The term “climate justice” has been in vogue for the last few years, though not everyone may grasp its meaning. “Cooked: Survival by Zip Code” is a new documentary that makes that meaning painfully clear.
The film, which is screening in the San Francisco Jewish Film Festival, tells the story of the 1995 summer heat wave that killed 739 people in Chicago, almost all of them in the city’s poorest neighborhoods. For the July 22 showing at the Castro Theatre in San Francisco, Judith Helfand, the film’s director and producer, will be on hand to accept the festival’s 2019 Freedom of Expression Award and engage in conversation with Nico Opper, a professor of film at Santa Clara University.
The notion of climate justice underlies the film’s focus, opening with scenes of flooding from Superstorm Sandy in 2012 (which Helfand rode out with her mother in Westchester, New York) and New Orleans’ inundation from Hurricane Katrina in 2005. The latter, with its heavy toll on the city’s predominantly African American Ninth Ward (a neighborhood that has yet to recover), was foreshadowed a decade earlier by the Chicago heat wave.
Over the course of five days in July 1995, a searing heat that reached a high of 106 degrees killed scores of people, many of them sick and elderly stuck in their homes with no air conditioning and with windows nailed shut to prevent burglaries. As Helfand depicts with news footage, the death toll overwhelmed the city’s coroner; at least nine gigantic refrigerated trucks were brought in to store the bodies.
Meanwhile, in Chicago’s tony Loop district and North Side, the heat wave was little more than a summer’s unpleasantness. Helfand, who appears on screen throughout as reporter and moral compass, concludes that the natural disaster was in truth man-made.
Helfand goes back decades, to the 1940s, when federal housing officials rendered Chicago one of America’s most segregated metropolises, relegating the city’s poor to the south and west sides. Those communities held their own when America’s manufacturing dominance held sway, but over time, crime, drugs, neglect, urban decay and racism took their inevitable toll. Those neighborhoods were sitting ducks for the slow-motion disaster that came in the summer of 1995.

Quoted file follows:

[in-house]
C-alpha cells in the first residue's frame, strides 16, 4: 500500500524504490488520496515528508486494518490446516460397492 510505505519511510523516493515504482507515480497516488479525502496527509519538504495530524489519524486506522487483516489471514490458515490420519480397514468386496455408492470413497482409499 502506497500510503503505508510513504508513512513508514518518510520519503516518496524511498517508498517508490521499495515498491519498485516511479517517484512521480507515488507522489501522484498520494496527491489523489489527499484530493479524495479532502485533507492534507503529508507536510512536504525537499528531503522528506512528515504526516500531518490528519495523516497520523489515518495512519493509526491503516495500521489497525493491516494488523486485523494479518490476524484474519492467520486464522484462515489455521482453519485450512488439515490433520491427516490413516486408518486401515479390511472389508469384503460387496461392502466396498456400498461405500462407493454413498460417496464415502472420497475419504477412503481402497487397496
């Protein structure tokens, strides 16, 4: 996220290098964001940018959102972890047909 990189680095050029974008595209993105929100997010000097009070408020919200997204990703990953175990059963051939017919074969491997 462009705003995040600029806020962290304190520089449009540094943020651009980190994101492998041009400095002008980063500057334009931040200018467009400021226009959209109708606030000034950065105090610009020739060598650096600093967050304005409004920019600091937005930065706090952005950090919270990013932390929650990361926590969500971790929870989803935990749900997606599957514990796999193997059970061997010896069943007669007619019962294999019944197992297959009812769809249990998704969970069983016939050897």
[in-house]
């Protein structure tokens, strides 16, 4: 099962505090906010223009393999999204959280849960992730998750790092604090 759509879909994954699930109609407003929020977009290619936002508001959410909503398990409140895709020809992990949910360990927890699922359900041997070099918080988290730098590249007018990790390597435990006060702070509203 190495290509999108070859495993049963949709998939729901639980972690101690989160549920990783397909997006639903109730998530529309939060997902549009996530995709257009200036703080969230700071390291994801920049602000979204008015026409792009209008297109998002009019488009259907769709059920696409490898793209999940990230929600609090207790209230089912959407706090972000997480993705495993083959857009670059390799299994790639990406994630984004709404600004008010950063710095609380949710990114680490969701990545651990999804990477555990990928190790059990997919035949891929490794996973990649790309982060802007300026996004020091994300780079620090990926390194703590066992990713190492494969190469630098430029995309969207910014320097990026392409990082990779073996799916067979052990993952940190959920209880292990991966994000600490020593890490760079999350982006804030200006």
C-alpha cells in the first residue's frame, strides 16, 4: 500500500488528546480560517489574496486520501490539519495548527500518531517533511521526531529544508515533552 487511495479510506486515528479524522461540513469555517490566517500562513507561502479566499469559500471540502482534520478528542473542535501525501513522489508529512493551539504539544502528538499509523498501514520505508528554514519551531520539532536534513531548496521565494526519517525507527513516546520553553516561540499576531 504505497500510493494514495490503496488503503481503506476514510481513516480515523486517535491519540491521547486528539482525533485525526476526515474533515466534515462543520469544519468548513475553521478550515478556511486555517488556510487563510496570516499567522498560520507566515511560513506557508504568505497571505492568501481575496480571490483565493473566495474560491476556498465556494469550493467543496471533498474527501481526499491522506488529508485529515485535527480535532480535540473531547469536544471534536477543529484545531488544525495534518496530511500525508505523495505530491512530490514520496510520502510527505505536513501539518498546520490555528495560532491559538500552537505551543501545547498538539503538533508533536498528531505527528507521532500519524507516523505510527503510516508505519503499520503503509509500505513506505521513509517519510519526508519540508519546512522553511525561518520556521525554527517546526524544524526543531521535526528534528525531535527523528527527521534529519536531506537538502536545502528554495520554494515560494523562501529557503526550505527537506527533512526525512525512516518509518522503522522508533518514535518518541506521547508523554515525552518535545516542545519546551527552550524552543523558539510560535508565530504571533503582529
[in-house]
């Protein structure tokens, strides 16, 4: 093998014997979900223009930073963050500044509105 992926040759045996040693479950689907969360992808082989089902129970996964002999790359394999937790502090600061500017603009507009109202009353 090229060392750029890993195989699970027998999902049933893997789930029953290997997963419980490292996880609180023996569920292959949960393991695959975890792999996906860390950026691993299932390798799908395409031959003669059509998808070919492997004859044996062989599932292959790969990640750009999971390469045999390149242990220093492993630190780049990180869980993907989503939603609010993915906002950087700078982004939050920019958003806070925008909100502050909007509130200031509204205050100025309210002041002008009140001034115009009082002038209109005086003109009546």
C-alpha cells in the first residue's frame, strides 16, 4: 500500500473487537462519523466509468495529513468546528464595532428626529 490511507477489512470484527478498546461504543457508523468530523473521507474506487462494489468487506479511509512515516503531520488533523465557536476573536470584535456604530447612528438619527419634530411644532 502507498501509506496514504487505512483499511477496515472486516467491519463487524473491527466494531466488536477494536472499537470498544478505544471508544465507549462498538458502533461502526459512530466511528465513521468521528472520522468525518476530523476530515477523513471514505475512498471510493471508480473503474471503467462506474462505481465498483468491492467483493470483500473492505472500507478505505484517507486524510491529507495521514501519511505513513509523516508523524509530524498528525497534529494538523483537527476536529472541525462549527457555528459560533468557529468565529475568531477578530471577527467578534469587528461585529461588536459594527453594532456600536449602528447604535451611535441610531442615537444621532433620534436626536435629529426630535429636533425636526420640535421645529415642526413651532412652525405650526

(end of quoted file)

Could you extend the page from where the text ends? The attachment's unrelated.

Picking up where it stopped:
Helfand, who previously tackled environmental toxins in “Blue Vinyl” (2001) and DES, a drug linked to a rare cancer, in “Healthy Baby Girl” (1997), does not shy away from pronouncing judgment on the inequities revealed in “Cooked.” She notes the irony of a first responder’s disaster preparedness drill in case of tornado (Chicago suffers about one tornado death annually) compared no action to halt the city’s estimated 3,200 deaths each year from poverty-related problems.
The film isn’t a wall-to-wall bummer. Helfand tags along with community organizers in Chicago’s African-American neighborhoods (where it’s easier to buy a gun than a tomato) as they launch healthy food trucks and urban vegetable gardens. One scene showing a teen taking a bite out of his very first apple is simultaneously moving, shocking, joyful and deeply sad.
Though there is nothing overtly Jewish in the film, Helfand as both filmmaker and social justice warrior embodies the Jewish value of pikuach nefesh (saving a life) and hashomer anochi (my brother’s keeper). Chicago — and entire world — could use more keepers like Helfand.